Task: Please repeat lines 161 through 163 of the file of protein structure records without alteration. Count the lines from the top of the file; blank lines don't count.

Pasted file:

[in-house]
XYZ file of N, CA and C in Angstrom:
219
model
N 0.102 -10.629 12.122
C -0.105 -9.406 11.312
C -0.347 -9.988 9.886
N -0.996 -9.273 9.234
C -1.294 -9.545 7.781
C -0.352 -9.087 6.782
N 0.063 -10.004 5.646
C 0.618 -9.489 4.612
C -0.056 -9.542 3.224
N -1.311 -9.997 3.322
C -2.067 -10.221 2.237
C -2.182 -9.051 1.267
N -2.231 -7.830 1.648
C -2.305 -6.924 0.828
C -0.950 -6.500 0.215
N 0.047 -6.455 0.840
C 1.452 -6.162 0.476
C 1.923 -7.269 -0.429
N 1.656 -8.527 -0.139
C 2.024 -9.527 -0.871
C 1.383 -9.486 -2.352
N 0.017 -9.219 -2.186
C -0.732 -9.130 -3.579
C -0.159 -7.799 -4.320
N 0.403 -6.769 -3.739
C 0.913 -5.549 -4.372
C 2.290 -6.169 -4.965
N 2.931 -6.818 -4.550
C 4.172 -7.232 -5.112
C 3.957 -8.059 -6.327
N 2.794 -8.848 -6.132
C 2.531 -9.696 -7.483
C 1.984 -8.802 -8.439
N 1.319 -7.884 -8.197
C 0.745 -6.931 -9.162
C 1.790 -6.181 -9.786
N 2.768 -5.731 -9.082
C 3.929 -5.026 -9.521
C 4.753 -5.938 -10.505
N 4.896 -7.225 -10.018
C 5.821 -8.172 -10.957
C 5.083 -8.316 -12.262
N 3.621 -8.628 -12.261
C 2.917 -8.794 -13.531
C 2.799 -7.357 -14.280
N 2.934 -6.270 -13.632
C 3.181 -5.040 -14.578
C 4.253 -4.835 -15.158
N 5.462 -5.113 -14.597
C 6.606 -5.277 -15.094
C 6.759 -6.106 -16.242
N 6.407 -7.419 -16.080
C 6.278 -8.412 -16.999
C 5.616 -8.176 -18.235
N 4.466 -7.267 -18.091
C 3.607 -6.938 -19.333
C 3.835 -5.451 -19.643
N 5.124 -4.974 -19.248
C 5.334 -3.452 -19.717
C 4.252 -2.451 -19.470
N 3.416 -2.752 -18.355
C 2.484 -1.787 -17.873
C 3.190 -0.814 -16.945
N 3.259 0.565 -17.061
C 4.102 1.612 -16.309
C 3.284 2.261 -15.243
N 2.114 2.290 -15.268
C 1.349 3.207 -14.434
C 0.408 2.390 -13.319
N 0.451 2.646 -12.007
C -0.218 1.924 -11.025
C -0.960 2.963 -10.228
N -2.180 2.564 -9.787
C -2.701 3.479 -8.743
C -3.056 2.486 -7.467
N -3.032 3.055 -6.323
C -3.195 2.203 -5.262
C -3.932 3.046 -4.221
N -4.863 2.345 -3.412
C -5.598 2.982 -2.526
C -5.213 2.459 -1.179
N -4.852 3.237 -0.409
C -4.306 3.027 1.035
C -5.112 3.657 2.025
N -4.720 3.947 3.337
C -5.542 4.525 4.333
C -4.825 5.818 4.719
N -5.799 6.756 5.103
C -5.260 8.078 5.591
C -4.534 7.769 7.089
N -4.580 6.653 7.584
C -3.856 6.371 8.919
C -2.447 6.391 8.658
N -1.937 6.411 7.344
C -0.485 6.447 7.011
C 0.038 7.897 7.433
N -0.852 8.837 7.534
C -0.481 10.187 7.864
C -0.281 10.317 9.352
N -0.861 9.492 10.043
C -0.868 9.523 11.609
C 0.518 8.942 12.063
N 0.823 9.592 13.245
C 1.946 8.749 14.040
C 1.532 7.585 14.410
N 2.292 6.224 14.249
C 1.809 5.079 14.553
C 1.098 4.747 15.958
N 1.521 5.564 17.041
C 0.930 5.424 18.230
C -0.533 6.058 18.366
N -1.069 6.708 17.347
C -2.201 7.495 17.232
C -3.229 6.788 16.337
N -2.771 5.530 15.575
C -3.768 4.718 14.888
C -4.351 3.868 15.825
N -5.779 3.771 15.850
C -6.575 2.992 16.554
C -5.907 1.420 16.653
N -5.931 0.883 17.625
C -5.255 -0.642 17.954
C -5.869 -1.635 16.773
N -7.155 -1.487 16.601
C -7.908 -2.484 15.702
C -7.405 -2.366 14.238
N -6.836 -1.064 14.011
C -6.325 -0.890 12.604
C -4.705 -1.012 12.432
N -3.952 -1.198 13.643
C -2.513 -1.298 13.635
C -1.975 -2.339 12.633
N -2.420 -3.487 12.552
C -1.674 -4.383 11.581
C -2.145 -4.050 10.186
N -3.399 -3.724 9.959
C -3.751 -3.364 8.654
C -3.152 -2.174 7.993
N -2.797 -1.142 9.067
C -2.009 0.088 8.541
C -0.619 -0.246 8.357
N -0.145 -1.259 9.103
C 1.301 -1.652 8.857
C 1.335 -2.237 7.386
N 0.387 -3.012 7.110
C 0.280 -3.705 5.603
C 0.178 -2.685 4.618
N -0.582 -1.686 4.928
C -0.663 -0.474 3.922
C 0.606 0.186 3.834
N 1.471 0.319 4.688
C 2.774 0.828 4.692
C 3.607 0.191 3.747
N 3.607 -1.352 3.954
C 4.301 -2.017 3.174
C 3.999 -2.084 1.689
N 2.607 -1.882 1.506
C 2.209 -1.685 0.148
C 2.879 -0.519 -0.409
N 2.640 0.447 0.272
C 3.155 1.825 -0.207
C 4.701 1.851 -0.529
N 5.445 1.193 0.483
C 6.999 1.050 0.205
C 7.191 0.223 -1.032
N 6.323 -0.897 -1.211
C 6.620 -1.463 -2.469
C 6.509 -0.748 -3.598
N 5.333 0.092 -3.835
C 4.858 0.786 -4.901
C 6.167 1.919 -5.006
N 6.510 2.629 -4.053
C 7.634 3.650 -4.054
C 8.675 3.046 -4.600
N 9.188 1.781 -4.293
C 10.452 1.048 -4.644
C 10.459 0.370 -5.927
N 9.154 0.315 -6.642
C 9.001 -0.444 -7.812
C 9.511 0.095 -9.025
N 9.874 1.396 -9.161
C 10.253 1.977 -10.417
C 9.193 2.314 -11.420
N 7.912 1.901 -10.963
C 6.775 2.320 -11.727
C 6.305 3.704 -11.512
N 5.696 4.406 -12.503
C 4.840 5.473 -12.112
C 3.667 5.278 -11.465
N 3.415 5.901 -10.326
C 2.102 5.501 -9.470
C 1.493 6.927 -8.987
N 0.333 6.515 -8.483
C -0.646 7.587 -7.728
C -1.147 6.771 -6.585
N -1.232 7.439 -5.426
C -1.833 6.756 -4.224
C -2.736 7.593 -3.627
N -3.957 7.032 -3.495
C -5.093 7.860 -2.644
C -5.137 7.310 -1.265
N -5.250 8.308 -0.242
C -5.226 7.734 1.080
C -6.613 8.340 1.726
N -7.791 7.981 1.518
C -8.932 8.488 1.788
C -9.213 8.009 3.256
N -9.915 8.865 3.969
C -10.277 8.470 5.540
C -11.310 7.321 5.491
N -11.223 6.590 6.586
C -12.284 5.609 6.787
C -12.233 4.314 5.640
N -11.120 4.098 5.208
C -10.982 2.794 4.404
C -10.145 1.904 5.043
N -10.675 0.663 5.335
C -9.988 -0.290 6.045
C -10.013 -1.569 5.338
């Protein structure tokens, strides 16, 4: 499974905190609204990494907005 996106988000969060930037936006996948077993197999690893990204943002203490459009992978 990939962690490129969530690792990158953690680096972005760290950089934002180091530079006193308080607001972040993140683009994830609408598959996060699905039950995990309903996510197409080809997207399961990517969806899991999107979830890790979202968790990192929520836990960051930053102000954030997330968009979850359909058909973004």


N 2.607 -1.882 1.506
C 2.209 -1.685 0.148
C 2.879 -0.519 -0.409